Metals versus microbes: The biocidal effect of metalloacid-coated surfaces

November 13, 2012, BioMed Central

A new study published in BioMed Central's open access journal Antimicrobial Resistance and Infection Control reports of a phenomenon that could help control the spread of hospital-acquired infections: a surface-coating of metalloacids kills off microbial strains, even in multidrug-resistant microorganisms.

Hospital infections are a major public health concern, causing an estimated 99,000 deaths a year in the USA alone. Cleaning and disinfecting surfaces greatly helps reduce these infections. In addition, previous studies have indicated that metalloacids could limit the ability of microorganisms to survive by producing oxonium ions (H3O+), which creates an acidic pH.

In this novel study, the authors from the Centre Hospitalier Universitaire de Tours and the Centre Hospitalier Universitaire de Besançon, France, set out to test the biocidal ability of molybdenum trioxide metalloacid-coated surfaces. To do this, they contaminated metalloacid-coated and non-coated surfaces by exposing them to microbial suspensions of eleven different microorganisms responsible for .

The microorganisms tested were two strains, Clostridium difficile, three extended-spectrum beta-lactamase-producing Enterobacteriaceae strains, vancomycin-resistant vanA Enterococcus faecium, Psuedomonas aeruginosa, multidrug-resistant Acinetobacter baumanii, and two fungal strains of and Aspergillus fumigatus.

The authors found that the metalloacid-coated surfaces exhibited significant in all non-spore-forming organisms tested within 2-6 hours of initial contact. The coated surfaces greatly limited the survival of microorganisms, whereas microorganism numbers remained substantial on non-coated surfaces. Interestingly, spore-forming organisms were completely unaffected by the coated surfaces.

The biocidal reaction is thought to be caused by the diffusion H3O+ ions through membranes, resulting in altered enzyme transport systems and inhibited metabolic activity.

Lead author Nathalie van der Mee-Marquet thinks that the findings of this study could greatly aid hospitals in controlling infection. She said, "In contrast to disinfectants and antibiotics, microbial resistance to metalloacids may not emerge, and they should be safe for human use. A molybdenum trioxide coating may be an effective and permanent means of minimizing microbial contamination between hospital cleaning procedures, particularly against multidrug-resistant organisms."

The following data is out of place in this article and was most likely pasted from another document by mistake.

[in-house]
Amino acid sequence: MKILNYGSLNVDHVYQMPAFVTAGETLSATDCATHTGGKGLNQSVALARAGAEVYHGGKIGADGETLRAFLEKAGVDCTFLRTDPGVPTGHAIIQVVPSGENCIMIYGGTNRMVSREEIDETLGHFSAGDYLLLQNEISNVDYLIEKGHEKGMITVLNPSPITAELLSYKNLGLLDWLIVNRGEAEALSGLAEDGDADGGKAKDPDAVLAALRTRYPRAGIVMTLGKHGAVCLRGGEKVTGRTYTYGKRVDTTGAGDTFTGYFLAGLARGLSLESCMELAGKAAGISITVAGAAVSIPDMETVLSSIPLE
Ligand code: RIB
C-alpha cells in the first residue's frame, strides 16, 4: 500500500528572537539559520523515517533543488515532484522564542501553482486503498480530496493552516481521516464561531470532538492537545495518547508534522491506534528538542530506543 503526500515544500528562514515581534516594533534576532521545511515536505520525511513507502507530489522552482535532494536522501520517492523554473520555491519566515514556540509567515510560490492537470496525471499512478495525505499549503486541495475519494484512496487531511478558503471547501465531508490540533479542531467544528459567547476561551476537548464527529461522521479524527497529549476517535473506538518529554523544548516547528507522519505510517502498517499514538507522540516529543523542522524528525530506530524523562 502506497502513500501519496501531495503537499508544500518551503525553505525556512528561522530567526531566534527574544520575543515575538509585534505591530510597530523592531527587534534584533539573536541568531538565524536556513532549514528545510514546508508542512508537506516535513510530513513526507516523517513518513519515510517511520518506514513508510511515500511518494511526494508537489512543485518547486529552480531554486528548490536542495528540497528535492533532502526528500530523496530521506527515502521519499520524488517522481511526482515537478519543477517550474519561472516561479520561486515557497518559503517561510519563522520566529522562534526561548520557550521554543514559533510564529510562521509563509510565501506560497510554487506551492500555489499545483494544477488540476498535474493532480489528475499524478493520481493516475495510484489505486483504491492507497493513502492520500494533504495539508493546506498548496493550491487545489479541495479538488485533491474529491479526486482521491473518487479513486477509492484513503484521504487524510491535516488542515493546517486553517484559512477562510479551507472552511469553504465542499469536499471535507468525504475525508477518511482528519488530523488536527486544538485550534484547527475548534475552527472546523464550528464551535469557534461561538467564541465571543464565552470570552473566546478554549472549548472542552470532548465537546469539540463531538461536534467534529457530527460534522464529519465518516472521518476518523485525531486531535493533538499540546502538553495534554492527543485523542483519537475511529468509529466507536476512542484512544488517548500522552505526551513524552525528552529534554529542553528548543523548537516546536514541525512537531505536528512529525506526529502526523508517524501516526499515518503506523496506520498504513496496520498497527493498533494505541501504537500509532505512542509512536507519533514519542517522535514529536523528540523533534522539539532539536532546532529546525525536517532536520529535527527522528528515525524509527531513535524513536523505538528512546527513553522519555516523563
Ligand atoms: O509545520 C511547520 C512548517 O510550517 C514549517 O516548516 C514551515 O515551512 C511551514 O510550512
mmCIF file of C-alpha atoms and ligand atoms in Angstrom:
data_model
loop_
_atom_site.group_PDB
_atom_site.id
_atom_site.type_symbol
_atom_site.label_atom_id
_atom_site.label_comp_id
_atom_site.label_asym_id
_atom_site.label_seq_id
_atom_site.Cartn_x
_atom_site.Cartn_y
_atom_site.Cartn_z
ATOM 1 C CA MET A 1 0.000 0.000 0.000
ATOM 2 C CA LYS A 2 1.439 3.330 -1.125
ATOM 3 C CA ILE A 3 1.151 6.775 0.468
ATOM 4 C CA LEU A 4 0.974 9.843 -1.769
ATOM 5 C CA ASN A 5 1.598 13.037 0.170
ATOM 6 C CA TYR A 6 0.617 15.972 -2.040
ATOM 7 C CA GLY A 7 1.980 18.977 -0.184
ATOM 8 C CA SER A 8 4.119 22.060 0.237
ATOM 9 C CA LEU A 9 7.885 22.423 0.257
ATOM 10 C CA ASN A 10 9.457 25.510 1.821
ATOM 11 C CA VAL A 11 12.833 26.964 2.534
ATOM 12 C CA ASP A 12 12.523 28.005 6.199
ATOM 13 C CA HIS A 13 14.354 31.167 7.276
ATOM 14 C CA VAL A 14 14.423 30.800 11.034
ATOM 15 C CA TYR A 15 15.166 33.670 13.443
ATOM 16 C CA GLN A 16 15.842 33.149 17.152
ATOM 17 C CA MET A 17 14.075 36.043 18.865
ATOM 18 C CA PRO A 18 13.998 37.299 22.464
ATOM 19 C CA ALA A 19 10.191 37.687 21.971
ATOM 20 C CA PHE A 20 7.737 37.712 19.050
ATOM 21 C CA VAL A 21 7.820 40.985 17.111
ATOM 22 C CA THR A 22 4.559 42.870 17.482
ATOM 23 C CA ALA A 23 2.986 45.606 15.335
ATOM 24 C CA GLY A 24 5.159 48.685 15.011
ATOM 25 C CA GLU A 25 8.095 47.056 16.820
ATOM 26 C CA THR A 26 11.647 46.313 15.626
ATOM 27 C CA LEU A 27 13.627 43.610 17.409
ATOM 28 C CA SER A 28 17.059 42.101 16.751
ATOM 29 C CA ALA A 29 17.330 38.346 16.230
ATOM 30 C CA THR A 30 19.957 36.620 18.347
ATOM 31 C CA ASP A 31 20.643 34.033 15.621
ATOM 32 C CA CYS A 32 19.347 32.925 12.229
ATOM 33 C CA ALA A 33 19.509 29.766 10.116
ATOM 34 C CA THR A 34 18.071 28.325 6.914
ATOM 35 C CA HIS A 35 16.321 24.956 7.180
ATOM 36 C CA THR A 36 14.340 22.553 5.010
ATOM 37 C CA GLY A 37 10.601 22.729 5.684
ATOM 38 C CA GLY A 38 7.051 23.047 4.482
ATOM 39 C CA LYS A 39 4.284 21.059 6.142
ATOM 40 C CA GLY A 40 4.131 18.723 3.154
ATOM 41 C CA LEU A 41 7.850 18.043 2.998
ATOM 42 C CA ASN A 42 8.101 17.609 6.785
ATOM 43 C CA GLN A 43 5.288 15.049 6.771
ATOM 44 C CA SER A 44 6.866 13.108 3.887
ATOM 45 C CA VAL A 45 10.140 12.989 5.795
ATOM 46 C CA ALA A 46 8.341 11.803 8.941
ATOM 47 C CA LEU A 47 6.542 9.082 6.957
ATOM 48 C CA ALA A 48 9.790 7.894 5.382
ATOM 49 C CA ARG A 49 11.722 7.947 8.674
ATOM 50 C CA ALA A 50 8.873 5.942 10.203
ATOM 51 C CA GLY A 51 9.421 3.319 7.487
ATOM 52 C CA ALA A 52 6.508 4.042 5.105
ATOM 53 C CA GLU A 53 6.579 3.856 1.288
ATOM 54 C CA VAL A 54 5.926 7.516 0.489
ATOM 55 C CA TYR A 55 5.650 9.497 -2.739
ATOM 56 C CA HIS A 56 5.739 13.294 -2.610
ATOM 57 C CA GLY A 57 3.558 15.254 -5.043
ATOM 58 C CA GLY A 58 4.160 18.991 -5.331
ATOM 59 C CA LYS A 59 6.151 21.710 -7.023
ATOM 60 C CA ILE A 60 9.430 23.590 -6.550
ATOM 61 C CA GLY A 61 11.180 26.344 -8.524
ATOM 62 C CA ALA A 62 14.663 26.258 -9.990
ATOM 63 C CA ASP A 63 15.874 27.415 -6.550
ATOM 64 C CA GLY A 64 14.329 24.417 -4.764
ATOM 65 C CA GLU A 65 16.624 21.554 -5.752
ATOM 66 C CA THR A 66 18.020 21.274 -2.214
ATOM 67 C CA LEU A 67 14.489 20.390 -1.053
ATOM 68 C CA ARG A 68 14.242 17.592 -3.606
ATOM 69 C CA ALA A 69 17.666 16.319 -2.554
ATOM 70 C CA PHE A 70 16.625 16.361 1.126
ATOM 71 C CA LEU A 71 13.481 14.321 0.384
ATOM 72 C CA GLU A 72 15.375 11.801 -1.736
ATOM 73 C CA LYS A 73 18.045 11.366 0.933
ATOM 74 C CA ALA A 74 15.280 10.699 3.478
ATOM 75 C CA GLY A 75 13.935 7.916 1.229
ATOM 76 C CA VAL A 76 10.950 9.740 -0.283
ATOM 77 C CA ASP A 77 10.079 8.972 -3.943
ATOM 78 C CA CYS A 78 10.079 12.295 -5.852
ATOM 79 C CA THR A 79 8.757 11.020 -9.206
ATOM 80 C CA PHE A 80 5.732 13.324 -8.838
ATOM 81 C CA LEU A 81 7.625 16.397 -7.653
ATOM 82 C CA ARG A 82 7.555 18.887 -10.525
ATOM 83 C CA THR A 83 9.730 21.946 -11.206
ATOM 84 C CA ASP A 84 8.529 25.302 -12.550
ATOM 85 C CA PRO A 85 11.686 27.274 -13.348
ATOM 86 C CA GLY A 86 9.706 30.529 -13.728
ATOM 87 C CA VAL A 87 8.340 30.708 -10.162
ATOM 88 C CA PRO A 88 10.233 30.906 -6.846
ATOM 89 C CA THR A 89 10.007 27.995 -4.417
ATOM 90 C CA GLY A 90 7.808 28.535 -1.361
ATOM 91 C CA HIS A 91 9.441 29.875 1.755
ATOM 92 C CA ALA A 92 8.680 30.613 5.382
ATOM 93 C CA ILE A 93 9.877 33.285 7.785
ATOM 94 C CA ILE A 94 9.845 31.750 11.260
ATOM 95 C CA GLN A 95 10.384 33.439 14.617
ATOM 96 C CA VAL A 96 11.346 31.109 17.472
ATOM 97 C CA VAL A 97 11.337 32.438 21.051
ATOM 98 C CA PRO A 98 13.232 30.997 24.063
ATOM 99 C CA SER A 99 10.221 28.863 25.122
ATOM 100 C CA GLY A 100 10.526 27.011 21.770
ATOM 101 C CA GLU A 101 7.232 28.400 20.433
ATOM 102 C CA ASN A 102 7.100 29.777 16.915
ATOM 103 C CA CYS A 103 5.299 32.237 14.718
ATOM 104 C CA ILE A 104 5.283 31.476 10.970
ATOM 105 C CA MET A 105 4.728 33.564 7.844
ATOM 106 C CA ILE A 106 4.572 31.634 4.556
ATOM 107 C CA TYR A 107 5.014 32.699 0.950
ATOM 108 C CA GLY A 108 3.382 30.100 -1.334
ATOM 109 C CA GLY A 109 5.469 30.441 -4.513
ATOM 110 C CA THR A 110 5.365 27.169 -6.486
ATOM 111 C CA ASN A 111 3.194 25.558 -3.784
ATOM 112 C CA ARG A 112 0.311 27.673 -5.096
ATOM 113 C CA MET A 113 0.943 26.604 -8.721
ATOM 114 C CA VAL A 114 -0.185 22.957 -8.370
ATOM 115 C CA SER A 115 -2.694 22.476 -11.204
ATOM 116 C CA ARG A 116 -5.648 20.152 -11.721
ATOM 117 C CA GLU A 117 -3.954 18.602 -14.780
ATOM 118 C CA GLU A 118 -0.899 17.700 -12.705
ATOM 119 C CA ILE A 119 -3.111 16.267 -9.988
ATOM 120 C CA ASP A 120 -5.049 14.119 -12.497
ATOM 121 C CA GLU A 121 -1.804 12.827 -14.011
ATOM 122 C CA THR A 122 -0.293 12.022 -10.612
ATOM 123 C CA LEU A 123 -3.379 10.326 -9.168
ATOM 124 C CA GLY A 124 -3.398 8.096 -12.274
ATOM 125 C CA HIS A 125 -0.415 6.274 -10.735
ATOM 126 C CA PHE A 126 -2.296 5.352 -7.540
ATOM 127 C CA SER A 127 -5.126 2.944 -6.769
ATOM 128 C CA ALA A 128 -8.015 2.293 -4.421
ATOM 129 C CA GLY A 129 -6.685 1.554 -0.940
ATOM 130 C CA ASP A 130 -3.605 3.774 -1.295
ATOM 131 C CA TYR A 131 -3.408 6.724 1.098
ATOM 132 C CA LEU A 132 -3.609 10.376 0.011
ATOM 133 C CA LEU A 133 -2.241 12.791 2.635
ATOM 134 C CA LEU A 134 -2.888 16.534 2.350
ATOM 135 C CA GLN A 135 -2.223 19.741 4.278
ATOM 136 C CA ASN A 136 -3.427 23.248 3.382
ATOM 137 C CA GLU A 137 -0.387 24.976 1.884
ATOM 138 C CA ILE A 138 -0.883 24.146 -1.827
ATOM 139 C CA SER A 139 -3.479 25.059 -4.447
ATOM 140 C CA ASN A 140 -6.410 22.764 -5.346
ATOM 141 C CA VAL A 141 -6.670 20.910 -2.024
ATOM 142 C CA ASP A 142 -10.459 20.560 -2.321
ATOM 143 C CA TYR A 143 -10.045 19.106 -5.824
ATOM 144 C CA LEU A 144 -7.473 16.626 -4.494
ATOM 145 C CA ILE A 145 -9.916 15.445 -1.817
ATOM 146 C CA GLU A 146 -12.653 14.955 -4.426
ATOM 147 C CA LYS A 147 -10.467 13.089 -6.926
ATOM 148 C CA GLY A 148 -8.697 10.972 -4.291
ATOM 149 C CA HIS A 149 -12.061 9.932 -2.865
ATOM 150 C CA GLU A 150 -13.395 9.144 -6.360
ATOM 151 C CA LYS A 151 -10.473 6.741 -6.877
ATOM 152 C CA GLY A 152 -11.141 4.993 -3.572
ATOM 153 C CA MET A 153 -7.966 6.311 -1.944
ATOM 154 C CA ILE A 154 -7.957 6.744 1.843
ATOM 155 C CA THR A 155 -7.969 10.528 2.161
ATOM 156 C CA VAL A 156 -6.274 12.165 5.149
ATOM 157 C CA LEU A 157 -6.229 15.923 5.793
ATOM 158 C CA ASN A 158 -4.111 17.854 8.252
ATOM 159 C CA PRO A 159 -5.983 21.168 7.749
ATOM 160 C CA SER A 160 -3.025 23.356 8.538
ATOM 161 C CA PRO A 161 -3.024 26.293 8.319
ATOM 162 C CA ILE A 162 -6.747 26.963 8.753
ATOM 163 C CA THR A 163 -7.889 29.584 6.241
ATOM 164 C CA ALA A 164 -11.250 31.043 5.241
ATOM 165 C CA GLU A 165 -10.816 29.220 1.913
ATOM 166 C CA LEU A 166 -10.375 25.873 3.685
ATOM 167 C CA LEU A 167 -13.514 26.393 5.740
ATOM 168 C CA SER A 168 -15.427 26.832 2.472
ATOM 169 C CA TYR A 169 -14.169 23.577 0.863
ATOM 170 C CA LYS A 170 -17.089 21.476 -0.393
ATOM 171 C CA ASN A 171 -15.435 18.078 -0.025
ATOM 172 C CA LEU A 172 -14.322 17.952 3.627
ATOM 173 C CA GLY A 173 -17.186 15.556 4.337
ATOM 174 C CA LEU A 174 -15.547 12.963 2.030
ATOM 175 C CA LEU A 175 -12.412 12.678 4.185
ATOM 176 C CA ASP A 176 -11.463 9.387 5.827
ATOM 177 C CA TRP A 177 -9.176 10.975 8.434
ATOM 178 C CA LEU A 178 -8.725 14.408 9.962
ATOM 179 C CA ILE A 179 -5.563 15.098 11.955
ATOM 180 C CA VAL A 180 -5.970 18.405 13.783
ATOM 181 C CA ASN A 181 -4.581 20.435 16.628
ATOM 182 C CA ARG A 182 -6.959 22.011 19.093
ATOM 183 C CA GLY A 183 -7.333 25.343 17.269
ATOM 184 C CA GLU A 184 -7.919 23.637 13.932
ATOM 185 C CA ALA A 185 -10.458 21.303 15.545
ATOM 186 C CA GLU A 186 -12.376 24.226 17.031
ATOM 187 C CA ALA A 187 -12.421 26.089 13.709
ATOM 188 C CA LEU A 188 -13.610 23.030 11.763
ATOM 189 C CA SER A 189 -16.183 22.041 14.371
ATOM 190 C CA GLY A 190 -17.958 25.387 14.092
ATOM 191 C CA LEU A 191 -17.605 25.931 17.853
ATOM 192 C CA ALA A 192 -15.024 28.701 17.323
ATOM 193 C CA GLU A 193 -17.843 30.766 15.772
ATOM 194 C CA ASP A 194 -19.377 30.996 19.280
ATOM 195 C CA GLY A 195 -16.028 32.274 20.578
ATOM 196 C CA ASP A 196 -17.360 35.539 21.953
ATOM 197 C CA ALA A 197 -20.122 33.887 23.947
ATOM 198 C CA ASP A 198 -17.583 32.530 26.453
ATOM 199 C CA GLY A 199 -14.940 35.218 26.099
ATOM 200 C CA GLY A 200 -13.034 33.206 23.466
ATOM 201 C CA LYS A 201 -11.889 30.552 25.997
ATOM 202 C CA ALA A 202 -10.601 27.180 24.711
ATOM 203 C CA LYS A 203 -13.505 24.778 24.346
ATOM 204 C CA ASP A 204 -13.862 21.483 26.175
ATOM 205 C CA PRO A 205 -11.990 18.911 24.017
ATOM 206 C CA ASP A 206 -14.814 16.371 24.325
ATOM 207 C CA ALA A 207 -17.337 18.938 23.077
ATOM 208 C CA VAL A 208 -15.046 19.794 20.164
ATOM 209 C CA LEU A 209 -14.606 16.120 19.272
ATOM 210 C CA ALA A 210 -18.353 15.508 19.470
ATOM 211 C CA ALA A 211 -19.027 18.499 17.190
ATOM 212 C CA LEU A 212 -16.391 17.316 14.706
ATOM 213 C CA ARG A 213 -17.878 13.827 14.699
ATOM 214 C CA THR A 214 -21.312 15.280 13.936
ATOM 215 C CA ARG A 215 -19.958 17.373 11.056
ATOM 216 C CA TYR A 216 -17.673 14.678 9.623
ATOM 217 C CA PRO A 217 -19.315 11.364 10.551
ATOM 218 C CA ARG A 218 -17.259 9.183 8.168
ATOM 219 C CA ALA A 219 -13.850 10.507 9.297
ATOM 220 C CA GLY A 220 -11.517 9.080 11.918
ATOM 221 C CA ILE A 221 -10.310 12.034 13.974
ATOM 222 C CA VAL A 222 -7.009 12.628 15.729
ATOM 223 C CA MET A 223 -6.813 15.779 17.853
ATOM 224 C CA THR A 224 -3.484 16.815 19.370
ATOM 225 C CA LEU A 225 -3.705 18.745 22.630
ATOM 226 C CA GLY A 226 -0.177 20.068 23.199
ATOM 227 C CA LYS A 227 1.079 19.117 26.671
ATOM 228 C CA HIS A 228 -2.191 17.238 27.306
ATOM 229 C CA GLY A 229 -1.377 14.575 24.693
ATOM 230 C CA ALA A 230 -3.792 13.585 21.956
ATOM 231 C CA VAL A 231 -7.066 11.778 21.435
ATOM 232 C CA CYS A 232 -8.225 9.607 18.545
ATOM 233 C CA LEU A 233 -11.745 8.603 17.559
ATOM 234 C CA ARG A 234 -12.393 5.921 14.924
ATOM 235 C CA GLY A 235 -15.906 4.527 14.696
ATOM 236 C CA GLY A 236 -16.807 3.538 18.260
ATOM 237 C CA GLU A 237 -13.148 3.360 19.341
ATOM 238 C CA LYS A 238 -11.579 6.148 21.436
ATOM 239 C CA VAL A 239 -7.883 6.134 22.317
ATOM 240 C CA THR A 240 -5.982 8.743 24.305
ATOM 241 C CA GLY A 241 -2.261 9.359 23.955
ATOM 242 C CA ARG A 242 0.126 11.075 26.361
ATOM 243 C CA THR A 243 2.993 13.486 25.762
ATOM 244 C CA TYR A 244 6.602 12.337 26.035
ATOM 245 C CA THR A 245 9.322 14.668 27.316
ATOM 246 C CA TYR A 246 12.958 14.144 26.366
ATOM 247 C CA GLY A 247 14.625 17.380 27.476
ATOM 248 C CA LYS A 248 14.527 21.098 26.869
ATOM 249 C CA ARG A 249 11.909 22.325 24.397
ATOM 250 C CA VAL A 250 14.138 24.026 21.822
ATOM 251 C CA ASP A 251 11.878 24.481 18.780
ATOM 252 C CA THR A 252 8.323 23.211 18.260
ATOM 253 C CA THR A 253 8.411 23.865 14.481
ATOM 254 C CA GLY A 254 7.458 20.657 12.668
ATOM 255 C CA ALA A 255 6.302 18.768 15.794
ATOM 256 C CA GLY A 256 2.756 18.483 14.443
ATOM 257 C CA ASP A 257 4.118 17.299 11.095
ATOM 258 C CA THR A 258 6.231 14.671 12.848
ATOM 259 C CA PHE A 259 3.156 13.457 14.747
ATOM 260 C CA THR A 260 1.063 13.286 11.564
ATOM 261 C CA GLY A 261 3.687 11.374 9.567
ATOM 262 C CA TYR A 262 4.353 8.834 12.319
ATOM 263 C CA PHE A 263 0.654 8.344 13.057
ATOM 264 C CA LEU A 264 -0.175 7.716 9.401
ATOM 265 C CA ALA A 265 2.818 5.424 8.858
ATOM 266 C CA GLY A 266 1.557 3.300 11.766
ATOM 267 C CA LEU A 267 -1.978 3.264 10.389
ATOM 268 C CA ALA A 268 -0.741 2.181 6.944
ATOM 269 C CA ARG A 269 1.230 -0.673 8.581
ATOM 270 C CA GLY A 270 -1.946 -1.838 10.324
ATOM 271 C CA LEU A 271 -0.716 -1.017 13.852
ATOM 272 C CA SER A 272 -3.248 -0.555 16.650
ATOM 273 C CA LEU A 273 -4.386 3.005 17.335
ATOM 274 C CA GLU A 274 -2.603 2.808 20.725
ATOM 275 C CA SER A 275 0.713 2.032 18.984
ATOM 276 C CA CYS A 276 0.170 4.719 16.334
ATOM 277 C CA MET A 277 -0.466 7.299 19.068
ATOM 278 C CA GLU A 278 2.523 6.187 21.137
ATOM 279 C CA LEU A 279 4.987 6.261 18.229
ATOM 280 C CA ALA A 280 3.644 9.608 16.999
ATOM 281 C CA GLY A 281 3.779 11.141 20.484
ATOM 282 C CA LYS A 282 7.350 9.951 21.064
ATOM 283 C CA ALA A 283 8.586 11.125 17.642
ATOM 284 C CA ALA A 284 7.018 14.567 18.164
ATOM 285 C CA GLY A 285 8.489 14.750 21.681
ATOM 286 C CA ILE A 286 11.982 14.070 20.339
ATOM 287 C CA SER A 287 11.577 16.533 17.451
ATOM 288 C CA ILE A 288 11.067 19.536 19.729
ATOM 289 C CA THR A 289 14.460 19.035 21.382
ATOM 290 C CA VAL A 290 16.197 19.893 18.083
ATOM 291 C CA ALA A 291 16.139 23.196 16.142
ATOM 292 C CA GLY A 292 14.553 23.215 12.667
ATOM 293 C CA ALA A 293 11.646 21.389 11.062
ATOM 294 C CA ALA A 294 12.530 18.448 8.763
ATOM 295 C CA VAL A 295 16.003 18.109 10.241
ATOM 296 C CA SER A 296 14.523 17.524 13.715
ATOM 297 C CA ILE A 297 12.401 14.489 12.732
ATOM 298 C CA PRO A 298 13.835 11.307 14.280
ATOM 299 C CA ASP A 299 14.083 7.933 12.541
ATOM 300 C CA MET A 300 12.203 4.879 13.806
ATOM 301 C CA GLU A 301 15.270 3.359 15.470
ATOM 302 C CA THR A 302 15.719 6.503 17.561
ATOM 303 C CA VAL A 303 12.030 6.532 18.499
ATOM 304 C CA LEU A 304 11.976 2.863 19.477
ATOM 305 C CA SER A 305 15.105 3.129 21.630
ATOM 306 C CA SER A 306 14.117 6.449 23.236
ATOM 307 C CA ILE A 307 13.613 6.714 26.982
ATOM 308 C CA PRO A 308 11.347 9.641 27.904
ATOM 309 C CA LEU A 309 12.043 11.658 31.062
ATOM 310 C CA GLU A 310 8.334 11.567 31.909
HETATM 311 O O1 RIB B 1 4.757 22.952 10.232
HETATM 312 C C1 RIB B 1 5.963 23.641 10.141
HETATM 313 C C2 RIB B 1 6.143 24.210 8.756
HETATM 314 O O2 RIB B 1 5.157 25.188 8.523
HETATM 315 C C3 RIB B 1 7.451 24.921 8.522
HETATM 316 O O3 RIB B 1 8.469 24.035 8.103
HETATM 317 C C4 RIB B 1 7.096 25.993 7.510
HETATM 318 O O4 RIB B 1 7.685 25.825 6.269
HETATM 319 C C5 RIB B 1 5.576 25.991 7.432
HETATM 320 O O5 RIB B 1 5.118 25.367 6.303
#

van der Mee-Marquet suggests that further studies should evaluate the benefits of the coating on medical devices and gauge whether it can be used as a complementary measure in hospitals for preventing the spread of nosocomial infections.

Explore further: Copper reduces infection risk by more than 40 percent

More information: Biocidal activity of metalloacid-coated surfaces against multidrug-resistant microorganisms. Nathalie Tetault, Houssein Gbaguidi-Haore, Xavier Bertrand, Roland Quentin and Nathalie Van Der Mee-Marquet, Antimicrobial Resistance and Infection Control (in press)

Related Stories

Copper reduces infection risk by more than 40 percent

July 1, 2011
Professor Bill Keevil, Head of the Microbiology Group and Director of the Environmental Healthcare Unit at the University of Southampton, has presented research into the mechanism by which copper exerts its antimicrobial ...

Acinetobacter baumannii found growing in nearly half of infected patient rooms

November 1, 2011
Multidrug-resistant Acinetobacter baumannii (MDR-AB) was found in the environment of 48 percent of the rooms of patients colonized or infected with the pathogen, according to a new study published in the November issue of ...

Recommended for you

New long-acting approach for malaria therapy developed

January 22, 2018
A new study, published in Nature Communications, conducted by the University of Liverpool and the Johns Hopkins University School of Medicine highlights a new 'long acting' medicine for the prevention of malaria.

Virus shown to be likely cause of mystery polio-like illness

January 22, 2018
A major review by UNSW researchers has identified strong evidence that a virus called Enterovirus D68 is the cause of a mystery polio-like illness that has paralysed children in the US, Canada and Europe.

Creation of synthetic horsepox virus could lead to more effective smallpox vaccine

January 19, 2018
UAlberta researchers created a new synthetic virus that could lead to the development of a more effective vaccine against smallpox. The discovery demonstrates how techniques based on the use of synthetic DNA can be used to ...

Study ends debate over role of steroids in treating septic shock

January 19, 2018
The results from the largest ever study of septic shock could improve treatment for critically ill patients and save health systems worldwide hundreds of millions of dollars each year.

New approach could help curtail hospitalizations due to influenza infection

January 18, 2018
More than 700,000 Americans were hospitalized due to illnesses associated with the seasonal flu during the 2014-15 flu season, according to federal estimates. A radical new approach to vaccine development at UCLA may help ...

Flu may be spread just by breathing, new study shows; coughing and sneezing not required

January 18, 2018
It is easier to spread the influenza virus (flu) than previously thought, according to a new University of Maryland-led study released today. People commonly believe that they can catch the flu by exposure to droplets from ...

0 comments

Please sign in to add a comment. Registration is free, and takes less than a minute. Read more

Click here to reset your password.
Sign in to get notified via email when new comments are made.